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Letter To The Editor: Idea For Retired LANL Scientists

on May 6, 2017 - 1:59pm
Los Alamos
This is in response to the recent “retired scientists” letter in the Post (link). First of all, let me disclose that I do have some skin in this game.
Our company is funded by the ARPA-E, which is the one part of the DOE that the Trump administration wants to eliminate completely. And obviously, I don’t agree with that.
My primary issue with the “retired scientists” letter is that I think they have misdiagnosed the problem. The problem isn’t that people are opposed to science. The problem is that the public has come to associate science with big government. The federal government funds almost all scientific research. Then they use some of that science to tell people what they can and cannot do.
Let me give you an example. Most of my family are or have been Illinois farmers. These are people who have spent their entire lives doing hard, manual labor. They are regulated by the federal government, particularly the USDA and the EPA. 
The federal government also has the responsibility of protecting wetlands, and wetlands are heavily regulated. So how do you determine what is a wetland and what isn’t? 
A few years back, the government decided to take the “scientific” and “unbiased” approach and use soil types to make this determination. That’s nuts.
Prior to 1837, Illinois was largely a swamp. Then in 1837 John Deere invented the self-scouring or moldboard plow. Now farmers were able to cut the soil on that previously untillable land. The swamps were drained and those previous swamps became the most productive farmland in the world. But the soil types were still the soil types of a swamp. 
So, the “scientific” federal government comes in and tries to regulate these farms like they are wetlands, even though the wetlands ceased to exist 180 years ago. Do you see the “faceless bureaucrat from Washington” aspect of this?
Now let’s fast forward to the “scientists march” of a couple of weeks ago. Here are a bunch of predominantly old white guys, most of whom have been or are making six figure salaries funded by the government, out marching in the streets for science. The optics of that spectacle are absolutely terrible. How do you think that looks to those Illinois farmers, who the “scientists” tried to regulate? Or to anybody else who works with their hands for a living? Do you think you are going to get their support?
Let me make a couple of modest suggestions. First of all, if you want to advocate or make policy, you shouldn’t be taking scientific research money from the government. That’s a conflict of interest, and it casts a shadow on the credibility of your research.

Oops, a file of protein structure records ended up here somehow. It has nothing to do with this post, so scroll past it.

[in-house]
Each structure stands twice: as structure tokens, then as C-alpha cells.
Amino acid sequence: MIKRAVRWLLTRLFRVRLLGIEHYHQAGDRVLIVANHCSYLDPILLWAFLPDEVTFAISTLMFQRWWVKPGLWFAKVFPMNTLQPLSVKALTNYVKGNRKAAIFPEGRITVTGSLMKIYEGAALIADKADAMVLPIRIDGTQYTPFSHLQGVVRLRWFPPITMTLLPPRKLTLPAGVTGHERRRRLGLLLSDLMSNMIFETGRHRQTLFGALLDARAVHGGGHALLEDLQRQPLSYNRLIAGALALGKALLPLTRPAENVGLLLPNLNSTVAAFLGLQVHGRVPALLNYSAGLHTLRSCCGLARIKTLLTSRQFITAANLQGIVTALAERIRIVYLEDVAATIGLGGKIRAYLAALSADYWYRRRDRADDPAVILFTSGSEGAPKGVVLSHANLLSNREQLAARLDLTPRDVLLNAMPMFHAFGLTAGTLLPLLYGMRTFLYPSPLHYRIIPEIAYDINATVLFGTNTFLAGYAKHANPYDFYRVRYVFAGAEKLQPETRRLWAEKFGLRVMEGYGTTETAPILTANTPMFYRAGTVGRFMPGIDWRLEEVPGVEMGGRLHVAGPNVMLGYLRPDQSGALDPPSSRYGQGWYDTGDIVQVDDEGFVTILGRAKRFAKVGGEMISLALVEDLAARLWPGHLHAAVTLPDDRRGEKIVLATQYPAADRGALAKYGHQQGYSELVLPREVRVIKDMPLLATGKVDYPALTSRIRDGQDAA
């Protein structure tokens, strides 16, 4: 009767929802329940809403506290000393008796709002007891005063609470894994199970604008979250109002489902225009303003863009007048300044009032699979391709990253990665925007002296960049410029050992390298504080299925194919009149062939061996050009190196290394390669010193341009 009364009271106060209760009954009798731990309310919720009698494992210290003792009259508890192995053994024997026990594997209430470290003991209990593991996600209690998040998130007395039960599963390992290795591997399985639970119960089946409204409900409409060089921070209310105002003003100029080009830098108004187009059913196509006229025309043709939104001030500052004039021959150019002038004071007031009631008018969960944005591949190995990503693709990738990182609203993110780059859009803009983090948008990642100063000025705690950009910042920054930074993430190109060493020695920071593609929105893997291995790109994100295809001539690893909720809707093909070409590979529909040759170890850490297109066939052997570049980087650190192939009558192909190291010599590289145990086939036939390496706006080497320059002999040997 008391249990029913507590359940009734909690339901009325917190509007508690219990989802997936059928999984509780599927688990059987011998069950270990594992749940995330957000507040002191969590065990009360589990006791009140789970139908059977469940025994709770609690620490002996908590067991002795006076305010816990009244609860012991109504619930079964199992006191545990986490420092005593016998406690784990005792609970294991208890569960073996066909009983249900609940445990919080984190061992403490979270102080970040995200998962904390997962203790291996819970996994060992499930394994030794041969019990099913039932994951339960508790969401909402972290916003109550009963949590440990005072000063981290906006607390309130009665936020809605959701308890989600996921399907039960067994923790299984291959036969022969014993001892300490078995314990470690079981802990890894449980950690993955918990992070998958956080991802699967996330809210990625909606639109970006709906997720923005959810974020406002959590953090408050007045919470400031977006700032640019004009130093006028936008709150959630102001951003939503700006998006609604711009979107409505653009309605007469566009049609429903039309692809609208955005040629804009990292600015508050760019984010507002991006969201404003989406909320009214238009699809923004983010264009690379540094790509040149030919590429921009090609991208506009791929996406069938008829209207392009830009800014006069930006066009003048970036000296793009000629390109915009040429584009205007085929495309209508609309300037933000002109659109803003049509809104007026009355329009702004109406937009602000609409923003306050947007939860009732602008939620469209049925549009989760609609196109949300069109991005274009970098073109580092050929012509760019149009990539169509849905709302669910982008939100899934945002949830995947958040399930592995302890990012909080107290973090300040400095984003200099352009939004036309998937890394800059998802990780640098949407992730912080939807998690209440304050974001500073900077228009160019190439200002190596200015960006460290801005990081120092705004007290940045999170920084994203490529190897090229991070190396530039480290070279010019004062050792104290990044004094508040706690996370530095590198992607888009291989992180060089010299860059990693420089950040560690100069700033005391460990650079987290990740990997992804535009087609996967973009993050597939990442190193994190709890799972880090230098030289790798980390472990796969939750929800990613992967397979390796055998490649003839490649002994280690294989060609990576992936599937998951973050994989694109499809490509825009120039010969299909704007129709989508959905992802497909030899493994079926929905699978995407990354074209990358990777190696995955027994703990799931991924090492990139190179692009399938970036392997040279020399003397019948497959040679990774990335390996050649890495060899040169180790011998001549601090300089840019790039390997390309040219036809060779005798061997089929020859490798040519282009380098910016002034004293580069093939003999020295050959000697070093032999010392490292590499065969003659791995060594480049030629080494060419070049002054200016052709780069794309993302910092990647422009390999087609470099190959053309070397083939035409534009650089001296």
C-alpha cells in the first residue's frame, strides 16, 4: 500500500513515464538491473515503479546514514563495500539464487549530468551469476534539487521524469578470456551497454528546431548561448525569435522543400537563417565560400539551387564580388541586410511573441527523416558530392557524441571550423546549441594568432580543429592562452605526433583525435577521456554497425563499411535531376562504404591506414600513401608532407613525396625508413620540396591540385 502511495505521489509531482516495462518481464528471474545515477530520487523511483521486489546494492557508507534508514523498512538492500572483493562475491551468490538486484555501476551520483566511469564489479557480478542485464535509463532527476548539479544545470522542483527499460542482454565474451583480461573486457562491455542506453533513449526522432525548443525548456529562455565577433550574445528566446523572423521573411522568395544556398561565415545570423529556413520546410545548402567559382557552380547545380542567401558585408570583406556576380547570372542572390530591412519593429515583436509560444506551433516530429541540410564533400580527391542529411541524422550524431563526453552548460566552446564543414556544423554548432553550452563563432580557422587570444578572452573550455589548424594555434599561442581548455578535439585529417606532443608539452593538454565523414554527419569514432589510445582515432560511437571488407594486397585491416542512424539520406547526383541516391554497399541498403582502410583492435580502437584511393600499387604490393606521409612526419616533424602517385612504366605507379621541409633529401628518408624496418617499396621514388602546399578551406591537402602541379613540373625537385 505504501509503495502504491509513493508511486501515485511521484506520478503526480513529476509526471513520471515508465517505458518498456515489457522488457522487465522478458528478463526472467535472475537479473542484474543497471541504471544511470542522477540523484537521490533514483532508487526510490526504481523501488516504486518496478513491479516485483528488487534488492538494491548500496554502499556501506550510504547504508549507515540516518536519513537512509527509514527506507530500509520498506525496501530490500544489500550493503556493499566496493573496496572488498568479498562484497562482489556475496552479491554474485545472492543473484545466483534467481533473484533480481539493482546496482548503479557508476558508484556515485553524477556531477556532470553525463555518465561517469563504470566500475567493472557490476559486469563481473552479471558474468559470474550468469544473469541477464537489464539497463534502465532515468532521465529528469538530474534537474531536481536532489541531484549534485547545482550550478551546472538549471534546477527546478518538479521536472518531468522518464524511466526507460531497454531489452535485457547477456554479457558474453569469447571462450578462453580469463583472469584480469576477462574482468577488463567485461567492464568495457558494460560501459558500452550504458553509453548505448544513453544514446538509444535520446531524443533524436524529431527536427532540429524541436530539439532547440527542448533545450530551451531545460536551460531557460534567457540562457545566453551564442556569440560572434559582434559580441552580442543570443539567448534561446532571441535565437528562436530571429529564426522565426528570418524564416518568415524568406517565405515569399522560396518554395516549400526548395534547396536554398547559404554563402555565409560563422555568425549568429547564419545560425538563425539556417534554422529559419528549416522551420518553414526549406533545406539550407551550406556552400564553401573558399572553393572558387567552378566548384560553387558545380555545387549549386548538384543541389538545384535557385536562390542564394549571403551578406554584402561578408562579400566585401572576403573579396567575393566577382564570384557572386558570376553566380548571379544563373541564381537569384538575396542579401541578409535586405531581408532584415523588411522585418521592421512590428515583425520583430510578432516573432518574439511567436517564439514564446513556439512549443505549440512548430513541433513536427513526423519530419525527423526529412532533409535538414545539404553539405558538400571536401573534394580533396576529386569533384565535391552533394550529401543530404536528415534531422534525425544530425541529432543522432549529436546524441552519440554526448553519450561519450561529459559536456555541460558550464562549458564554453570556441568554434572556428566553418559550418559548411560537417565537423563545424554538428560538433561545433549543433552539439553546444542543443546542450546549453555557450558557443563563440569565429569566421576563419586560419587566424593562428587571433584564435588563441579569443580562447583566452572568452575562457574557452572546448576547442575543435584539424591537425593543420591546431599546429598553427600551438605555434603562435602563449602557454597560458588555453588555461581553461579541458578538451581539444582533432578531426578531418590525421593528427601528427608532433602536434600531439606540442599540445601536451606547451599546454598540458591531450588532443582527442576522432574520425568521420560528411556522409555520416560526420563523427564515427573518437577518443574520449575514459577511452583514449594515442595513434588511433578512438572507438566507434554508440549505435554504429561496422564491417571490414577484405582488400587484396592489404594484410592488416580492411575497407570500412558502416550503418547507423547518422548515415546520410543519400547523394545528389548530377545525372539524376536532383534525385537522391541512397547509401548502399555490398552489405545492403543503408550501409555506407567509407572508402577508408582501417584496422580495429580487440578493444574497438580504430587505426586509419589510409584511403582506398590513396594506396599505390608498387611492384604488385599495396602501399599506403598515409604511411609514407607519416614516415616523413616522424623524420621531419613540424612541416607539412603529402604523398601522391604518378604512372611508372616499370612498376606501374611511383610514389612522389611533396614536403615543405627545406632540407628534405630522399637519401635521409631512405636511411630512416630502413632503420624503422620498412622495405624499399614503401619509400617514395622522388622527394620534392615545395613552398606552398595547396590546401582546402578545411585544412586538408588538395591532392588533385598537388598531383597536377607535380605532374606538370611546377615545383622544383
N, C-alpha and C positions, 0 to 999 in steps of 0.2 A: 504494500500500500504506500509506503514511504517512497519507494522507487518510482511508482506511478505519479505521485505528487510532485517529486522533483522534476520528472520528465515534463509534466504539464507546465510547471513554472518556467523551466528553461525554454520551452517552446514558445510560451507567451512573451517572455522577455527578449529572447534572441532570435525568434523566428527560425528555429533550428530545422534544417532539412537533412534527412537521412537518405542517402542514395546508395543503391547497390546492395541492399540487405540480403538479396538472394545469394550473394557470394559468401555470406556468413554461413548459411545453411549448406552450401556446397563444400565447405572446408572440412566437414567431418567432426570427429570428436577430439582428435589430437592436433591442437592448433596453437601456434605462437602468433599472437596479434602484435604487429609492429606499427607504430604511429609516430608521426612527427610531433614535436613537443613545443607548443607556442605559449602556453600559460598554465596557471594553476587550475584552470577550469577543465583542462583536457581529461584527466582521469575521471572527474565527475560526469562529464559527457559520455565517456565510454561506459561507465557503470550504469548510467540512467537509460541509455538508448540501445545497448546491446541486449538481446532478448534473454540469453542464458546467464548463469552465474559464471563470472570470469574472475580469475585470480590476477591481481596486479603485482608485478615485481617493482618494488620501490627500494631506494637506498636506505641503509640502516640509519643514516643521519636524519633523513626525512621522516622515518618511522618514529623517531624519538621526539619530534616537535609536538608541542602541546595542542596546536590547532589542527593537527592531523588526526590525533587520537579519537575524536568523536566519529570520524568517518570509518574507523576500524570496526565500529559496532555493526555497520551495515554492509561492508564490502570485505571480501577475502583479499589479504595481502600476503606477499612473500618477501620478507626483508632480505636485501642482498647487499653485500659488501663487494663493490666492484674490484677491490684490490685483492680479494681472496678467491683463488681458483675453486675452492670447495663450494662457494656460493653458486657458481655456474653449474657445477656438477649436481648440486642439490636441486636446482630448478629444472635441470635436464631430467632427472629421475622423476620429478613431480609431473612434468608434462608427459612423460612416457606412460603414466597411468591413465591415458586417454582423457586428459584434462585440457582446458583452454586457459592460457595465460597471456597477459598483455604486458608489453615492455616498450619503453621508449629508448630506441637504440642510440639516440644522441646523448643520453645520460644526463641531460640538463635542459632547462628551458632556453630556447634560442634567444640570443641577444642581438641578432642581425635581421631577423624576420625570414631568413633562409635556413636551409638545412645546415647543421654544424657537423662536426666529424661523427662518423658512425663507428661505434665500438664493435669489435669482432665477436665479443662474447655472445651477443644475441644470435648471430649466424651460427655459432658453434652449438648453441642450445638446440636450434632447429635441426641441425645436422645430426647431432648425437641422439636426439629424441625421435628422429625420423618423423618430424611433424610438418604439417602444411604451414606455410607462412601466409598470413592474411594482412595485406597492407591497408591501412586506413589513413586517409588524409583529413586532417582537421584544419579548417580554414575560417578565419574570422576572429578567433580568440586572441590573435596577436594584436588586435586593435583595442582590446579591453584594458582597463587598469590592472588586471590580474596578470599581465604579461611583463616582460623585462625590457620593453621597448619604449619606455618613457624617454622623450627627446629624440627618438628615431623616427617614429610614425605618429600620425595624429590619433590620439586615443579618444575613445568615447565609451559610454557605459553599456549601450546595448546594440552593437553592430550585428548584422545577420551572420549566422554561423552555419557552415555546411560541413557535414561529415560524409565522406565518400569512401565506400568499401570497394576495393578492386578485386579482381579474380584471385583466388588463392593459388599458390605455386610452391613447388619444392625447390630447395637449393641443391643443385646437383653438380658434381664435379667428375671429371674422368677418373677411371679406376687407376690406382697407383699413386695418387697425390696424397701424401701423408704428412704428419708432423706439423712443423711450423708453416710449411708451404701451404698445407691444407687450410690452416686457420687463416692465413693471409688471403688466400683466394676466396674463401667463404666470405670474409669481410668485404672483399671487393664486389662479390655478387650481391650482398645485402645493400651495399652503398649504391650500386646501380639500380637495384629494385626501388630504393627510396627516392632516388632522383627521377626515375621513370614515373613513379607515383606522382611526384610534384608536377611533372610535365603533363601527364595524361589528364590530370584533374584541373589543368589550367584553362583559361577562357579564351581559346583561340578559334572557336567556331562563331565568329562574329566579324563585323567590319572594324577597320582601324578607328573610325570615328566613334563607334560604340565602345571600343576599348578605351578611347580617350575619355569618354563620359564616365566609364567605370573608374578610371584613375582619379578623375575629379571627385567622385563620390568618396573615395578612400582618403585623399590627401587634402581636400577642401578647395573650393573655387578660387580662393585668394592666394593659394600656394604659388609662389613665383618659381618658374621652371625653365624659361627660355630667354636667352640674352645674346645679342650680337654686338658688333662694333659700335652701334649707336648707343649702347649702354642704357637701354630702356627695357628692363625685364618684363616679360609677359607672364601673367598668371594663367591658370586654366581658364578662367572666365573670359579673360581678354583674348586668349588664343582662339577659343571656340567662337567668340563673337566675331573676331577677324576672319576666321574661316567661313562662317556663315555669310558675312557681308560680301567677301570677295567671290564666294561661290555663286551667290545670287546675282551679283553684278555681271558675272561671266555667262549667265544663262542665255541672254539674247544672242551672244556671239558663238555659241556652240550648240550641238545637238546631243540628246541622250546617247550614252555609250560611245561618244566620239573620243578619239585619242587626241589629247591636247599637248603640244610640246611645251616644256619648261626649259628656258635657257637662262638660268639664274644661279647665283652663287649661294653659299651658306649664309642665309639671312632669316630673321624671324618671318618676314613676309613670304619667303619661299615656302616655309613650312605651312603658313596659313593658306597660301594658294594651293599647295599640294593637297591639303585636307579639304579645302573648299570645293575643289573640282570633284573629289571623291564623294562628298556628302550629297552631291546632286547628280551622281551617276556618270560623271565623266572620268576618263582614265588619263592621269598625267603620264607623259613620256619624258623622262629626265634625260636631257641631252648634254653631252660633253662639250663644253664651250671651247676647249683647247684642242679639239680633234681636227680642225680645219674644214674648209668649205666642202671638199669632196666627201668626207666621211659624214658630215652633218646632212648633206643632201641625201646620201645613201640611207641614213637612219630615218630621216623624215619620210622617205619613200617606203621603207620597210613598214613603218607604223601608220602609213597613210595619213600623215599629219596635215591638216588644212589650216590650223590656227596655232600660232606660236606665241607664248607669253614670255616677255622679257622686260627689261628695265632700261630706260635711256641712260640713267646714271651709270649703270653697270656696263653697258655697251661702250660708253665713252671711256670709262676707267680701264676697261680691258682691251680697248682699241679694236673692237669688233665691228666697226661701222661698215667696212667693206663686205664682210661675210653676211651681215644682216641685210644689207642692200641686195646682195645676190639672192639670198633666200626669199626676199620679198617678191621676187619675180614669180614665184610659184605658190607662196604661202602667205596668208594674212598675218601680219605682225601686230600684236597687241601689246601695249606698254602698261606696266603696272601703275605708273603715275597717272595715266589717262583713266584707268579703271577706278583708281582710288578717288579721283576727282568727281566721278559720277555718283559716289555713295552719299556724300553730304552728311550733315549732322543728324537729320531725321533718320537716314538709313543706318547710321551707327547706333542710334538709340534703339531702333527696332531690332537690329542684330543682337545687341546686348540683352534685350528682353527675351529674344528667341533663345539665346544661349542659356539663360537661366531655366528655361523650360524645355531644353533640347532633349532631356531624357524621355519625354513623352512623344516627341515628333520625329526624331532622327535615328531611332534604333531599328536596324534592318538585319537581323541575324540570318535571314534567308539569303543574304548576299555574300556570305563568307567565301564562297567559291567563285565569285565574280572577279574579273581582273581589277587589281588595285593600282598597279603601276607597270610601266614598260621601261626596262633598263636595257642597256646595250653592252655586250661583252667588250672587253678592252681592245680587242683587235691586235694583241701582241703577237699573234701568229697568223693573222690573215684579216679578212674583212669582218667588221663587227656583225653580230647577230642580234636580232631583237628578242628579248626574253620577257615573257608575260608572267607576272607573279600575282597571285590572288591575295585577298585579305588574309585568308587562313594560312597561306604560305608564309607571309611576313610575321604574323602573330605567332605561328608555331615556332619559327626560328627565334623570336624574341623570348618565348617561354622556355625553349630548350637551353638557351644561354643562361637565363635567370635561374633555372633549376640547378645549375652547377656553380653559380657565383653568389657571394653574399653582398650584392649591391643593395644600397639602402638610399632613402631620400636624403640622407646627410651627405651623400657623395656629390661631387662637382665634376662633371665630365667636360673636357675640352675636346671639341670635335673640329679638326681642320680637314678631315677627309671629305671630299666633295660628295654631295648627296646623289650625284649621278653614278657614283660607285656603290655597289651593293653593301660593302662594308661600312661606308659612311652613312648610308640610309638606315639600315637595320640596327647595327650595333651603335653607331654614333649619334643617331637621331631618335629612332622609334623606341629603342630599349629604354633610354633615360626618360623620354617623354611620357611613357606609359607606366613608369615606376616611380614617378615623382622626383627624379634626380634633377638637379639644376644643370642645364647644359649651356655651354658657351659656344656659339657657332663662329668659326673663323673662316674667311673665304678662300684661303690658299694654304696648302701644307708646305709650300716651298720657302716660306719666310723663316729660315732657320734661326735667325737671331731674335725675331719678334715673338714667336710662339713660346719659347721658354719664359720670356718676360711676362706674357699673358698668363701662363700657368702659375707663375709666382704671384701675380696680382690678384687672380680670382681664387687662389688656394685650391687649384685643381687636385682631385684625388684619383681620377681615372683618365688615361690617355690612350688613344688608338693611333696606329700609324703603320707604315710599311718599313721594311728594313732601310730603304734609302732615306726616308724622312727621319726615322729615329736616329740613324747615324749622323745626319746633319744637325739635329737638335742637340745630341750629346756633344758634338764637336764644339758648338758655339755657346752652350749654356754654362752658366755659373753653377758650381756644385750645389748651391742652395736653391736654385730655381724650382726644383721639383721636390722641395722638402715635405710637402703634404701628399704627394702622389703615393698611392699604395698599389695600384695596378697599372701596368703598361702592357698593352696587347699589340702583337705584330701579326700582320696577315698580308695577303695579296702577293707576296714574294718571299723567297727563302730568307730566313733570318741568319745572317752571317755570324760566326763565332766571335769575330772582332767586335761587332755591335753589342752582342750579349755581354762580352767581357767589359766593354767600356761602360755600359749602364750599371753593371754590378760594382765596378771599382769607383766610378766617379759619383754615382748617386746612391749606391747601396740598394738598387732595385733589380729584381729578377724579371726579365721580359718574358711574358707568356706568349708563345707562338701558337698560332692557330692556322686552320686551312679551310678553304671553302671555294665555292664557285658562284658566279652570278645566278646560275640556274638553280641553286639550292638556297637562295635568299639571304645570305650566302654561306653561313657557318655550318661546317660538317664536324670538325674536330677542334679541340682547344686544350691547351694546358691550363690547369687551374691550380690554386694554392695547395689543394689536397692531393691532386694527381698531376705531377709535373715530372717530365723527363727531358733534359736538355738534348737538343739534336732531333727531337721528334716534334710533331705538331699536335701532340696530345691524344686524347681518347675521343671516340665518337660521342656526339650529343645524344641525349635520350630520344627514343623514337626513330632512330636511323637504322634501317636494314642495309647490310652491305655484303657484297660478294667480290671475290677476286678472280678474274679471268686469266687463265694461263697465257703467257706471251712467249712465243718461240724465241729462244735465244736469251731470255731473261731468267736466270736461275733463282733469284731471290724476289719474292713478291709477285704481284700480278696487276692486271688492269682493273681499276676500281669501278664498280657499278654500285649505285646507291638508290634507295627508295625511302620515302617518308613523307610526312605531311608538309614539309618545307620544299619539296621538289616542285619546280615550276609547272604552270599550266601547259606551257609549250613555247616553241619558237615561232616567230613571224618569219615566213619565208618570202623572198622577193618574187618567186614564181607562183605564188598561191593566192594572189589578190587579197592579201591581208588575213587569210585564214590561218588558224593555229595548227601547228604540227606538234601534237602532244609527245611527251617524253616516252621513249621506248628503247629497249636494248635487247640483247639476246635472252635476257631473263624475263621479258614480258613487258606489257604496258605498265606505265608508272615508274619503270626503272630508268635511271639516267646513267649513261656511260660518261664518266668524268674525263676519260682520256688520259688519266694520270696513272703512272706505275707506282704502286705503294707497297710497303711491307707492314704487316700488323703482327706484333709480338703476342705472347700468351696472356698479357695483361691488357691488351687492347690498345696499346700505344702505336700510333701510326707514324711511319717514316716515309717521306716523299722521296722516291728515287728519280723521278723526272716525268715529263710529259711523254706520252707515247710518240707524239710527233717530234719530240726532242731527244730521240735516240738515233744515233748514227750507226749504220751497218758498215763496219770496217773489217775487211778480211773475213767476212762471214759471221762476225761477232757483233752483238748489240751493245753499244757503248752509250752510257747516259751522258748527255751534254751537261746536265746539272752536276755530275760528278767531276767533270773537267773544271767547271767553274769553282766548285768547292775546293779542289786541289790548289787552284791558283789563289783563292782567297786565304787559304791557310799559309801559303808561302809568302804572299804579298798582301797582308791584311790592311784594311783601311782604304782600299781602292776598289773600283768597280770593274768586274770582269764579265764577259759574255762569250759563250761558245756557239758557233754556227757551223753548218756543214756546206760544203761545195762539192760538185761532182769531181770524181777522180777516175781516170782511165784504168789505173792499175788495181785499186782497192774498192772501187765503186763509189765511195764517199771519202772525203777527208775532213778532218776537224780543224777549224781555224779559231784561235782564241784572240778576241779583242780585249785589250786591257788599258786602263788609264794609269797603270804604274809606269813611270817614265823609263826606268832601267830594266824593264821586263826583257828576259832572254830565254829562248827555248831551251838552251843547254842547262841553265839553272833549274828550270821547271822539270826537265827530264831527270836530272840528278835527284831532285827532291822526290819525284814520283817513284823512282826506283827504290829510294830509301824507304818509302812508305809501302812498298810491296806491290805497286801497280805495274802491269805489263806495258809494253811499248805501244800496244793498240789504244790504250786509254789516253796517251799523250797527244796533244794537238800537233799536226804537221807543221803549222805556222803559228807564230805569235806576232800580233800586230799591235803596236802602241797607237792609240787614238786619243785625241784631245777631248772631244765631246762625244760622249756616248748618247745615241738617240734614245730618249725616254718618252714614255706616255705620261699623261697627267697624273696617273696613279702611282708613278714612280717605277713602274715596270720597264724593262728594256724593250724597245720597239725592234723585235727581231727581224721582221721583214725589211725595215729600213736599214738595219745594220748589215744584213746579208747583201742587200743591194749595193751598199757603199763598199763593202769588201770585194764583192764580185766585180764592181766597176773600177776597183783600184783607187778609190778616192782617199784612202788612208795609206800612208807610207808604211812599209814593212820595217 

Secondly, I think that scientific research in this country is horribly broken. Proposal success rates at NSF are about 5 percent. LDRD is probably 10 percent or less. At ARPA-E, the success rate for the open proposal call (that we were awarded) was about 1.6 percent. The upshot of this is that scientists are spending more time writing proposals than they are doing scientific research. And in academia, it’s even worse. On top of that, we now have an army of postdocs who are stuck on the postdoc merry-go-round. They go from one postdoc to the next with only a modest hope of finding a staff position. We desperately need new paradigms for funding research that aren’t so dependent on the government.
So what should we be doing about it? If you are close to retirement at LANL, do it. Free up a staff position for a young person. And don’t retire with the idea that you are going to go back as a guest scientist and double-dip at the lab. If you want to go back, do it for free. That was a very common practice when I came to LANL in 1980, and we need to revive it.
If you do retire, then consider forming a company. You can either make it a research company or you can develop products to generate a revenue stream to finance your research. You can at least initially finance your own salary with your retirement. That takes away most of the personal risk and will make your company resilient. We did that for four years at my company before we found external funding. Computing has gotten extremely cheap and used experimental equipment is readily available on e-Bay and elsewhere. It isn’t all that expensive to do.
If you don’t feel confident forming your own company, then consider financing one for someone else. Only 30 percent of the postdocs at LANL get converted to staff jobs. It would be wonderful if we could set up the remaining 70 percent as entrepreneurs in Los Alamos.
My point in all of this is that if we want to reestablish credibility in science, marching in the streets isn’t going to do it. The way to do it is to demonstrate that we are so passionate about science that we are willing to fund it ourselves if we have to. That will get people's attention. Realistically, the only people who can afford to do that are the retired scientists. Like all of you people who signed the “retired scientists” letter. Rod Mason and Jeff Martin are already doing this. How about the rest of you?